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2013

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Mobile & Flexible Working in Scotland

1 November 2013

The potentially huge benefits of mobile and flexible working, particularly in public sector organizations, such as local authorities and the NHS, were described at a conference in Edinburgh, on 28th October. The Holyrood Connect magazine Mobile & Flexible Working Conference also heard about some of the cultural and organizational issues that need to be addressed to make it a reality.

John Cooke, Executive Director of the Mobile Operators Association, addressed the conference on the challenges of providing the network infrastructure that is needed to provide the signal to enable mobile working to take place.

He outlined that on many measures, mobile connectivity in Scotland was already good, while acknowledging that improvements were needed before it could fully meet customers' aspirations.

John said "all the operators are upgrading their networks in Scotland. However, improving
connectivity isn't something that the industry can do on its own – it requires local councils and Scottish Government to play their part, too. In particular, the Scottish planning system needs to be better. It is more restrictive than the corresponding systems in England or Wales. That's a disincentive to investment in telecoms infrastructure, and slows the deployment of such infrastructure, when the investment does go ahead".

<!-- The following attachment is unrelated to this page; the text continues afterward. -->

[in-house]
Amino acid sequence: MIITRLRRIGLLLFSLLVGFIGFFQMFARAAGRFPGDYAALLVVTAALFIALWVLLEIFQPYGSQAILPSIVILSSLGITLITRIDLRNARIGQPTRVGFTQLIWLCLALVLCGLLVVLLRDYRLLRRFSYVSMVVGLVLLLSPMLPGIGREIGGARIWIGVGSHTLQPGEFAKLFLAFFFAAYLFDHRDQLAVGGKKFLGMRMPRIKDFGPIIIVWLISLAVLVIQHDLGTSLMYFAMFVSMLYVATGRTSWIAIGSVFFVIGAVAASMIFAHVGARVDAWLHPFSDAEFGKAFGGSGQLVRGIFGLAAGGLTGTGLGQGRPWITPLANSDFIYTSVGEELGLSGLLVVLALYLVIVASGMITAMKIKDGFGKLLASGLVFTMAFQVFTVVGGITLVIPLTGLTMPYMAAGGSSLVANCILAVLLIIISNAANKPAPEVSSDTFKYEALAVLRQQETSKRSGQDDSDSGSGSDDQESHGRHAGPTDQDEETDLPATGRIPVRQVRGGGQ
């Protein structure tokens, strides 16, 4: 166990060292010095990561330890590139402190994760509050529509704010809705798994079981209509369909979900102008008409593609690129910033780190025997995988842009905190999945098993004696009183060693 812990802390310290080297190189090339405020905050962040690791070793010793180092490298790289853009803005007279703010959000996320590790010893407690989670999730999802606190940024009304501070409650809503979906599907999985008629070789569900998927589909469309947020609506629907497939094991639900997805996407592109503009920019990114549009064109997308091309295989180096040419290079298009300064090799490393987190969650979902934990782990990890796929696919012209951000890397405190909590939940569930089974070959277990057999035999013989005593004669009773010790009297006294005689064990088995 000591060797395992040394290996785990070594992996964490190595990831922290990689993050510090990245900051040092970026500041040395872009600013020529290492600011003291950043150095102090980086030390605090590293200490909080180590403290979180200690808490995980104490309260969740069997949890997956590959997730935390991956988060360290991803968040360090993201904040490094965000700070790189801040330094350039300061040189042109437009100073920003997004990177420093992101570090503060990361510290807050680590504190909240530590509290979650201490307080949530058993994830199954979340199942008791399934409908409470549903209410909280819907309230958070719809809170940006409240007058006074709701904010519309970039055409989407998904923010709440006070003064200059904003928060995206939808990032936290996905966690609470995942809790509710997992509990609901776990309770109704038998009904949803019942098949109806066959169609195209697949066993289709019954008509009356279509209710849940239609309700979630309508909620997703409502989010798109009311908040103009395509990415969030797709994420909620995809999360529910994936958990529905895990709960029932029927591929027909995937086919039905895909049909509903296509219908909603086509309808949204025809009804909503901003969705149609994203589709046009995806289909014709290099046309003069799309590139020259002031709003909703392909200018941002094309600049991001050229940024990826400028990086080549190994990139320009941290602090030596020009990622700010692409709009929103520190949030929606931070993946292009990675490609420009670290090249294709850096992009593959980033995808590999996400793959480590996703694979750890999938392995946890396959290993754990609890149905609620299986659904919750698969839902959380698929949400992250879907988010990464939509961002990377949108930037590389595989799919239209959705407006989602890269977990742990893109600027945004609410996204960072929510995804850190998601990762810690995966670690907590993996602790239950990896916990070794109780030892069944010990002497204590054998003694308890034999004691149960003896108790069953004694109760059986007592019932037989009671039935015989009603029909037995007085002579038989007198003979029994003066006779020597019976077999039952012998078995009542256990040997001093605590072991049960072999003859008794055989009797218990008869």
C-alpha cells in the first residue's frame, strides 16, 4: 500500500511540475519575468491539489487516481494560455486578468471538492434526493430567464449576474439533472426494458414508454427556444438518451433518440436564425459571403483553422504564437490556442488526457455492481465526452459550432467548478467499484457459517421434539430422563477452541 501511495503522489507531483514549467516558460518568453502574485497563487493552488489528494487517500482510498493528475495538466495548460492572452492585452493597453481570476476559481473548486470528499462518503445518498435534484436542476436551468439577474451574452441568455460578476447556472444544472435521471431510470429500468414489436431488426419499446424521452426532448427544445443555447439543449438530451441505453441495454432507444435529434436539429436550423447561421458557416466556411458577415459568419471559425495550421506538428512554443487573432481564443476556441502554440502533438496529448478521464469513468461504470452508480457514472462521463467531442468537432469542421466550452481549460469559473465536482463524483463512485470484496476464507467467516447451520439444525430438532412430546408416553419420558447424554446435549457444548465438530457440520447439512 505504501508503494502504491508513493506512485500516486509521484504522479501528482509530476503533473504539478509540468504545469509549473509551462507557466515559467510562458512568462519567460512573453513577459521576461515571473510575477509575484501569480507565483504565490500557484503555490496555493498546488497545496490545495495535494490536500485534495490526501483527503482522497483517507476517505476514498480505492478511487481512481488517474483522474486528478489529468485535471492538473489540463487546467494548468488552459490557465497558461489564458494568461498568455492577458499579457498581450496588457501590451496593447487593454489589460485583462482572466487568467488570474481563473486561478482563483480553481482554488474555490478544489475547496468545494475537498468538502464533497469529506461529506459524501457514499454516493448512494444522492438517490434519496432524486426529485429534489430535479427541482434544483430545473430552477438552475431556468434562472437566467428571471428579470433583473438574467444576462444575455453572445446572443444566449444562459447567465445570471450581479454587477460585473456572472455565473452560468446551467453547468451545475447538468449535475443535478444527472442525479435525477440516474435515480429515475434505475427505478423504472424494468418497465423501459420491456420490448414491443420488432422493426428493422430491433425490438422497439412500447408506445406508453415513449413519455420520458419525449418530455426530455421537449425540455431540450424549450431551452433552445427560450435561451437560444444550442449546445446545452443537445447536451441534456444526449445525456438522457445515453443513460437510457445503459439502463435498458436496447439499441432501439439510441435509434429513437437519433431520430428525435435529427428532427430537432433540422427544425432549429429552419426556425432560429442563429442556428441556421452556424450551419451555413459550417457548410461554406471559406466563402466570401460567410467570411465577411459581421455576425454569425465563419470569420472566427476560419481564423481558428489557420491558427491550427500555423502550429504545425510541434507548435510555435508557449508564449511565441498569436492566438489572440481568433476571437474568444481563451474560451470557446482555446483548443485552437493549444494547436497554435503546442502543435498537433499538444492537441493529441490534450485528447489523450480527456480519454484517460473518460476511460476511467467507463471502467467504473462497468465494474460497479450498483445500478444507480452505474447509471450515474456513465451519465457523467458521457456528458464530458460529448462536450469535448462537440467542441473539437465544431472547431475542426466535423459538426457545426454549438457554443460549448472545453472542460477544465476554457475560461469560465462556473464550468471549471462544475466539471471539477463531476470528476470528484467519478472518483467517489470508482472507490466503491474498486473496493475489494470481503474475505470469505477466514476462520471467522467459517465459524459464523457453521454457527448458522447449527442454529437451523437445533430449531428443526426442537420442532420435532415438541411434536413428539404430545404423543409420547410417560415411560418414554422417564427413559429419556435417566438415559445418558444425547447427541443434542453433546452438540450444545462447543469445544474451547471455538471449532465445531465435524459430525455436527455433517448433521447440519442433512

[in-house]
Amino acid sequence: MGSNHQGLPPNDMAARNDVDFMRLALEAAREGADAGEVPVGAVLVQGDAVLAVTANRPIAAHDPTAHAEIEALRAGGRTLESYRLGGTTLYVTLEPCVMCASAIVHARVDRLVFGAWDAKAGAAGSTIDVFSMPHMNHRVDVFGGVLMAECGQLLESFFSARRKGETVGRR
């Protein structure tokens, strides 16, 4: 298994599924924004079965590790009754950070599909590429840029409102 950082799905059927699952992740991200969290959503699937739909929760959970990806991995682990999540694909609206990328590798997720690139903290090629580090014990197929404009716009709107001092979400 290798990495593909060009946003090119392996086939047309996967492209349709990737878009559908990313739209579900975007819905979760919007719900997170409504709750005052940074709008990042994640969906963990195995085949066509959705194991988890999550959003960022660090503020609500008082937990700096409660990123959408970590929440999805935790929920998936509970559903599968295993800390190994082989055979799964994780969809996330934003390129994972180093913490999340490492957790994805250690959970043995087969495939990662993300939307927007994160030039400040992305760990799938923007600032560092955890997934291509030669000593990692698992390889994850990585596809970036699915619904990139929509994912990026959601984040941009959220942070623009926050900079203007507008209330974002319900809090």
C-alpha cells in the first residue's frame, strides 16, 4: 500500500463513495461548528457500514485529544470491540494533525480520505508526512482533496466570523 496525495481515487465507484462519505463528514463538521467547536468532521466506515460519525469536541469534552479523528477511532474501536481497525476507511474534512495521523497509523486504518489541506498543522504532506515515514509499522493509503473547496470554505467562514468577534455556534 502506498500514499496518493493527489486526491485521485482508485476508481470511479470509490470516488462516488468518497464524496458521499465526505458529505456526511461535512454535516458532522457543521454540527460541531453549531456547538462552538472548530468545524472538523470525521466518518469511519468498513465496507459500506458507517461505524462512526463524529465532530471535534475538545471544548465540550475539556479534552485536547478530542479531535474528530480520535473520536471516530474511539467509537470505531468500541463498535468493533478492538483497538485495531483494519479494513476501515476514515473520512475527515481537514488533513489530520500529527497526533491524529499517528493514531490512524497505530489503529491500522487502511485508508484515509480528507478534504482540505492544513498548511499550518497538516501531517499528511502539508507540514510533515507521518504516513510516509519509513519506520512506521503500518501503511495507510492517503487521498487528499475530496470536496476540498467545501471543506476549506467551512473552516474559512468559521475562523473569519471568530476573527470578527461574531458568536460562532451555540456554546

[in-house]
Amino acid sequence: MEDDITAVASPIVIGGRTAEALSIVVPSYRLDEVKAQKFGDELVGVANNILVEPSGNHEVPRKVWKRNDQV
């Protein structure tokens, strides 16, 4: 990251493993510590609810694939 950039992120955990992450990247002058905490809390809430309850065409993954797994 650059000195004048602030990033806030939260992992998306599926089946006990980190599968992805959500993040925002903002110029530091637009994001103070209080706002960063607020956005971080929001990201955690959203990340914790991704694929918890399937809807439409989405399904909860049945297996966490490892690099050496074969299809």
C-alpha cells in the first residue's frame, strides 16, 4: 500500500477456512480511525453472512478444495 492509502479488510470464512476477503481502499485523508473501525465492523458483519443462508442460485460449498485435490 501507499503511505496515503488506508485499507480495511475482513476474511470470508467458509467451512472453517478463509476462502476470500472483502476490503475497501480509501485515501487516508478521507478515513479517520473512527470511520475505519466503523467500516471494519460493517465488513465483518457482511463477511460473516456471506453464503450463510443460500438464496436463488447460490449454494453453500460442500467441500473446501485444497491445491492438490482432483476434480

He added: "Local councillors should worry less about a minority of vociferous objectors, who say they want a signal, but don't want a mast – which just isn't possible - and think instead about the economic and social implications of not having full coverage or capacity in an area".

He also quoted from a leading article in the Herald, on 17th September, which said "If we want more coverage, we must be prepared to put up with more masts".

 

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Notes for Editors

1. The Mobile Operators Association (MOA) represents the four UK mobile network operators – Everything Everywhere (Orange & T-Mobile), Telefónica UK, Three UK, and Vodafone – on radio frequency (RF) health and safety, and related town planning issues associated with the use of mobile phone technology. It provides information on these issues to policy-makers, including elected representatives and officials at UK, national, and local level, journalists, residents' groups, and the wider public.